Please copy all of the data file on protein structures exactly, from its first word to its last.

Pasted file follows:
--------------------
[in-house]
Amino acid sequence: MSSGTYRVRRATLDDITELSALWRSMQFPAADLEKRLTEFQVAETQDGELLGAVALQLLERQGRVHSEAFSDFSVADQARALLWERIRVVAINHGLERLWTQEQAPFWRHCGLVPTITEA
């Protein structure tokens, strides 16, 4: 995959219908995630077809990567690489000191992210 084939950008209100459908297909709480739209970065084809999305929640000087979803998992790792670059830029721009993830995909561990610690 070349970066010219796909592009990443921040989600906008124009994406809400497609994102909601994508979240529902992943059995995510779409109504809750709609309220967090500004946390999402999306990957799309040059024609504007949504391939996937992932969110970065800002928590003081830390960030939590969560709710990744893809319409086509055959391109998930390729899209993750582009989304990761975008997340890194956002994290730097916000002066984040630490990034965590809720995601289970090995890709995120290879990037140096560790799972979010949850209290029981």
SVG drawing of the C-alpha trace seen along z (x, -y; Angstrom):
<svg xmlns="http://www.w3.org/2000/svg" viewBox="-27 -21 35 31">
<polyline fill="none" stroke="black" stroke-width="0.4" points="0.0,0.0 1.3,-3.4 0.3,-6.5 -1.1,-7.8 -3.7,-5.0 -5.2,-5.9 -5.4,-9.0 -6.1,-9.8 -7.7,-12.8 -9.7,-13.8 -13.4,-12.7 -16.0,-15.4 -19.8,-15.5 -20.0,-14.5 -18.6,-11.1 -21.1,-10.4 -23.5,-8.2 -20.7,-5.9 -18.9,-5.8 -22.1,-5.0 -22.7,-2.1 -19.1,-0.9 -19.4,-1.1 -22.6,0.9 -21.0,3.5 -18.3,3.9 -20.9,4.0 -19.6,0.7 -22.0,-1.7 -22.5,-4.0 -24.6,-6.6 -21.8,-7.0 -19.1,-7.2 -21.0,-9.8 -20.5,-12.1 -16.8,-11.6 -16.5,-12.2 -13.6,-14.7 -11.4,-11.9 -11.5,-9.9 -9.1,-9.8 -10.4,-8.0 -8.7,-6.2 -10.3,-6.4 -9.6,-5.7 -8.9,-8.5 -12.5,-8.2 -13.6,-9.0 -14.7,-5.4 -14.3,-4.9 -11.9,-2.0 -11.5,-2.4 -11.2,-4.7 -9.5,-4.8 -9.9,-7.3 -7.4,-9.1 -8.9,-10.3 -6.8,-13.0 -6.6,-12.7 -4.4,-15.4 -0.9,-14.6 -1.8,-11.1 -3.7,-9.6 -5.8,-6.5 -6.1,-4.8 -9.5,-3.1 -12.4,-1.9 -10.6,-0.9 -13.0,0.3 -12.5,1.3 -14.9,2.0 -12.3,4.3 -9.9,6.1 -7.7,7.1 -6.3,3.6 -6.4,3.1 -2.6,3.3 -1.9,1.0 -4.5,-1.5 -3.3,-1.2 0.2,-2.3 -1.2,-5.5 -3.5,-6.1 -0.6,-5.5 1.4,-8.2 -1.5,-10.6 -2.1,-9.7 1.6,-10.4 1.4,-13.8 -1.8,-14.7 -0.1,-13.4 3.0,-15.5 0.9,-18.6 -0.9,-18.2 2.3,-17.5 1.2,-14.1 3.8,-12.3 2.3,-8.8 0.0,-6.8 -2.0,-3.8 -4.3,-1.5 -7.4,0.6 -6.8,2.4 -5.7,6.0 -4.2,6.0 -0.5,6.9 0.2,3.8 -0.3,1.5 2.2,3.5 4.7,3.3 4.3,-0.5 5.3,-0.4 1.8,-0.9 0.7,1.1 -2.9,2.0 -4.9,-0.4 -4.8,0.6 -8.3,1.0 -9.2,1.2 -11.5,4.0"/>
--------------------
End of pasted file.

[in-house]
Amino acid sequence: MSSGTYRVRRATLDDITELSALWRSMQFPAADLEKRLTEFQVAETQDGELLGAVALQLLERQGRVHSEAFSDFSVADQARALLWERIRVVAINHGLERLWTQEQAPFWRHCGLVPTITEA
């Protein structure tokens, strides 16, 4: 995959219908995630077809990567690489000191992210 084939950008209100459908297909709480739209970065084809999305929640000087979803998992790792670059830029721009993830995909561990610690 070349970066010219796909592009990443921040989600906008124009994406809400497609994102909601994508979240529902992943059995995510779409109504809750709609309220967090500004946390999402999306990957799309040059024609504007949504391939996937992932969110970065800002928590003081830390960030939590969560709710990744893809319409086509055959391109998930390729899209993750582009989304990761975008997340890194956002994290730097916000002066984040630490990034965590809720995601289970090995890709995120290879990037140096560790799972979010949850209290029981």
SVG drawing of the C-alpha trace seen along z (x, -y; Angstrom):
<svg xmlns="http://www.w3.org/2000/svg" viewBox="-27 -21 35 31">
<polyline fill="none" stroke="black" stroke-width="0.4" points="0.0,0.0 1.3,-3.4 0.3,-6.5 -1.1,-7.8 -3.7,-5.0 -5.2,-5.9 -5.4,-9.0 -6.1,-9.8 -7.7,-12.8 -9.7,-13.8 -13.4,-12.7 -16.0,-15.4 -19.8,-15.5 -20.0,-14.5 -18.6,-11.1 -21.1,-10.4 -23.5,-8.2 -20.7,-5.9 -18.9,-5.8 -22.1,-5.0 -22.7,-2.1 -19.1,-0.9 -19.4,-1.1 -22.6,0.9 -21.0,3.5 -18.3,3.9 -20.9,4.0 -19.6,0.7 -22.0,-1.7 -22.5,-4.0 -24.6,-6.6 -21.8,-7.0 -19.1,-7.2 -21.0,-9.8 -20.5,-12.1 -16.8,-11.6 -16.5,-12.2 -13.6,-14.7 -11.4,-11.9 -11.5,-9.9 -9.1,-9.8 -10.4,-8.0 -8.7,-6.2 -10.3,-6.4 -9.6,-5.7 -8.9,-8.5 -12.5,-8.2 -13.6,-9.0 -14.7,-5.4 -14.3,-4.9 -11.9,-2.0 -11.5,-2.4 -11.2,-4.7 -9.5,-4.8 -9.9,-7.3 -7.4,-9.1 -8.9,-10.3 -6.8,-13.0 -6.6,-12.7 -4.4,-15.4 -0.9,-14.6 -1.8,-11.1 -3.7,-9.6 -5.8,-6.5 -6.1,-4.8 -9.5,-3.1 -12.4,-1.9 -10.6,-0.9 -13.0,0.3 -12.5,1.3 -14.9,2.0 -12.3,4.3 -9.9,6.1 -7.7,7.1 -6.3,3.6 -6.4,3.1 -2.6,3.3 -1.9,1.0 -4.5,-1.5 -3.3,-1.2 0.2,-2.3 -1.2,-5.5 -3.5,-6.1 -0.6,-5.5 1.4,-8.2 -1.5,-10.6 -2.1,-9.7 1.6,-10.4 1.4,-13.8 -1.8,-14.7 -0.1,-13.4 3.0,-15.5 0.9,-18.6 -0.9,-18.2 2.3,-17.5 1.2,-14.1 3.8,-12.3 2.3,-8.8 0.0,-6.8 -2.0,-3.8 -4.3,-1.5 -7.4,0.6 -6.8,2.4 -5.7,6.0 -4.2,6.0 -0.5,6.9 0.2,3.8 -0.3,1.5 2.2,3.5 4.7,3.3 4.3,-0.5 5.3,-0.4 1.8,-0.9 0.7,1.1 -2.9,2.0 -4.9,-0.4 -4.8,0.6 -8.3,1.0 -9.2,1.2 -11.5,4.0"/>